Using parallel to multi thread scripts

Traditional awk, sed or grep commends do not multi thread by default. Multi Threading a task on a large data set can improve the time up to 50%.

For additional information this package: http://www.gnu.org/software/parallel/

Dependencies: 

Debian 

sudo  apt-get install parallel

CentOS 6

wget http://download.opensuse.org/repositories/home:/tange/CentOS_CentOS-6/home:tange.repo

yum install parallel

Some use cases:
You want to find a string in text:
cat ./logs.csv | parallel  awk ‘/string/’ > ./stringoutput.csv

This parallel contains no additional functionality.

Lets say that you want to add the ability to break the file up into block sizes. After adding –block and size of block (ex. 100M, 10M, etc) you must add –pipe

cat ./logs.csv | parallel –block –pipe 100M  awk ‘/string/’ > ./stringoutput.csv

Since parallel is focused on maximizing the threads you can limit this by using: –jobs

By default –jobs is the same as the number of CPU cores. Arguments such as:

cat ./logs.csv | parallel –jobs 1 –pipe 100M  awk ‘/string/’ > ./stringoutput.csv

This will limit job to single CPU thread.

Summary:

parallel is very powerful addition to scripts that require additional or focused resources.

Source

 

Using parallel to multi thread scripts

Installation of Fedora 23 on HP EliteBook 840 G1

Before I start with the brief tutorial I want to just list the configuration, results may vary based on the specs of the machine.

  • 14″ inch 1920 x 1080 display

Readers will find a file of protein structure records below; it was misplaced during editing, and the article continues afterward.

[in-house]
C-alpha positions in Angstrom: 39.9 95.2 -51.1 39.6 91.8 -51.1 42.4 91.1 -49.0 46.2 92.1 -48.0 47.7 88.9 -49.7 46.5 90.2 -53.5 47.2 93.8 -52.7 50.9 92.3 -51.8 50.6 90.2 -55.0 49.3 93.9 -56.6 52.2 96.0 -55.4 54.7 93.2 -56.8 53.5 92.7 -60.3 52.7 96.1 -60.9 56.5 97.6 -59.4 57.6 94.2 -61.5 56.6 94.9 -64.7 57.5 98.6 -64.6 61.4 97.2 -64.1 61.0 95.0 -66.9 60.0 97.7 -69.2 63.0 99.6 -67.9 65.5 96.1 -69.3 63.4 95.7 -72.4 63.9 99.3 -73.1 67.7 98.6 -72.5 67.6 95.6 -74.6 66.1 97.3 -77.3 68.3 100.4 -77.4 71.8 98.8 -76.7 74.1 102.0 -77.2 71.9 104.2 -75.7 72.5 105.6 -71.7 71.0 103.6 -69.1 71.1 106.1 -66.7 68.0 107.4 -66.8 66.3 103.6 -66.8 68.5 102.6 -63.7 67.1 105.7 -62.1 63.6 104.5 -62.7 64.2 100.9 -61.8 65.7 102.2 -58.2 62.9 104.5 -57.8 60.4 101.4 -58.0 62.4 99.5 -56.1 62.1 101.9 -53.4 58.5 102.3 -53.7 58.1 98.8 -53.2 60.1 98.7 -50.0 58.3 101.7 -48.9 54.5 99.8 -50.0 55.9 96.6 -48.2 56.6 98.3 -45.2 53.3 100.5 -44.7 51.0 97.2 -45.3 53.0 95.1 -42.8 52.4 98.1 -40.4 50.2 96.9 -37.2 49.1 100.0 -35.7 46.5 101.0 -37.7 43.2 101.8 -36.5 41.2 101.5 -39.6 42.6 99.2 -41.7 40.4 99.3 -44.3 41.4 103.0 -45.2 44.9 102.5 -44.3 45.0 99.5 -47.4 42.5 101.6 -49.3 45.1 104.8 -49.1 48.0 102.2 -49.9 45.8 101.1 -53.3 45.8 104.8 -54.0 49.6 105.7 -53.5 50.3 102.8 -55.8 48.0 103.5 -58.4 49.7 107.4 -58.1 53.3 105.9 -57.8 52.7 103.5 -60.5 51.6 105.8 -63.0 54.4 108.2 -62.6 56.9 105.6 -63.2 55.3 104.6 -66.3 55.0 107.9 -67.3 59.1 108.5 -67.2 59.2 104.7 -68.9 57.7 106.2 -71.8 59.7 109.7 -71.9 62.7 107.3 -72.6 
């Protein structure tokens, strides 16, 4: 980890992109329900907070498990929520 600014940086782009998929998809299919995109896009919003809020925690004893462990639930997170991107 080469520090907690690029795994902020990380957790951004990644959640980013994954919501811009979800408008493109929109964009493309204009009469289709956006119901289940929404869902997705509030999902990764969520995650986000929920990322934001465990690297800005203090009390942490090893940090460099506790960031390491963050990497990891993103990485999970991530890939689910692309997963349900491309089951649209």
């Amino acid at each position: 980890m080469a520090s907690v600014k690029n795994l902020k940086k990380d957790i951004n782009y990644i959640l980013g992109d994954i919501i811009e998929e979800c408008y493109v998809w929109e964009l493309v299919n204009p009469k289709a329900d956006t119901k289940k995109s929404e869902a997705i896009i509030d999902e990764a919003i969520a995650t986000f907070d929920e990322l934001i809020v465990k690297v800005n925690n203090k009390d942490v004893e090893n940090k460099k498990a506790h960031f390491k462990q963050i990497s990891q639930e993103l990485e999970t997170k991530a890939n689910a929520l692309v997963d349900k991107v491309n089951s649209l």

• i5-4300U 1.9 Base clock 2 core 4 thread
  • 8gb DDR3 12800 ADATA RAM
  • 180GB 530 2.5′ Intel SSD

I decided to use the latest version of Fedora based on the good experience that I have had with my desktop. The latest version of Fedora runs a very clean, stable and beautiful version of GNOME.

First, I downloaded the .iso and burned it to a USB drive. Since, the laptop might either ship with Windows 7 or 8.1 the BIOS might be set to either UEFI or Legacy Boot. In order to check this power off the machine, at BOOT when at the HP logo screen select ESC.

BIOS1

Once you have selected ESC. You will see a list of options, you will select the option f10.

IMG_0072BIOS3

This will take you to the BIOS setup screen, go to the Advanced Tab at the top right corner.

BIOS4

Make sure that USB boot is selected.

BIOS5

Scroll down further to the Boot Mode and select Legacy Boot. Once you have set these settings make sure to save and exit. You should now be able to boot from your USB bootable drive.

Most of the devices worked out of the box, the only devices that did not were:

  • Sound
  • Fingerprint Reader
  • f8 Mic Disable hot-key (There were so few I had to list it.)

Before I got into resolving the issues with these devices I wanted to get all the updates:

sudo dnf update

After all the updates finished I went to install Google Chrome, Google has really made this easier than in past years.

https://www.google.com/chrome/browser/desktop/

It should open in Software Updater, then select install and enter root password.

There are a few guides to “Things to Install after Installing Fedora 23”

It will vary based on your usage what will want to install, however here is a link:

http://www.binarytides.com/better-fedora-23/

The issue with the sound driver was related to an incomaptibilty issue with PulseAudio. I was easily able to resolve this by simeple Terminal Command:

sudo dnf|yum remove alsa-plugins-pulseaudio

Once I rebooted the issue was immediately resolved. I have tried so far without success in the past few hours since I have had the machine to probe the FIngeprint driver to see what drivers might exist for it. I will update this blog if I do find a fix for this. Please let me know if you think there are any other important additions.

Installation of Fedora 23 on HP EliteBook 840 G1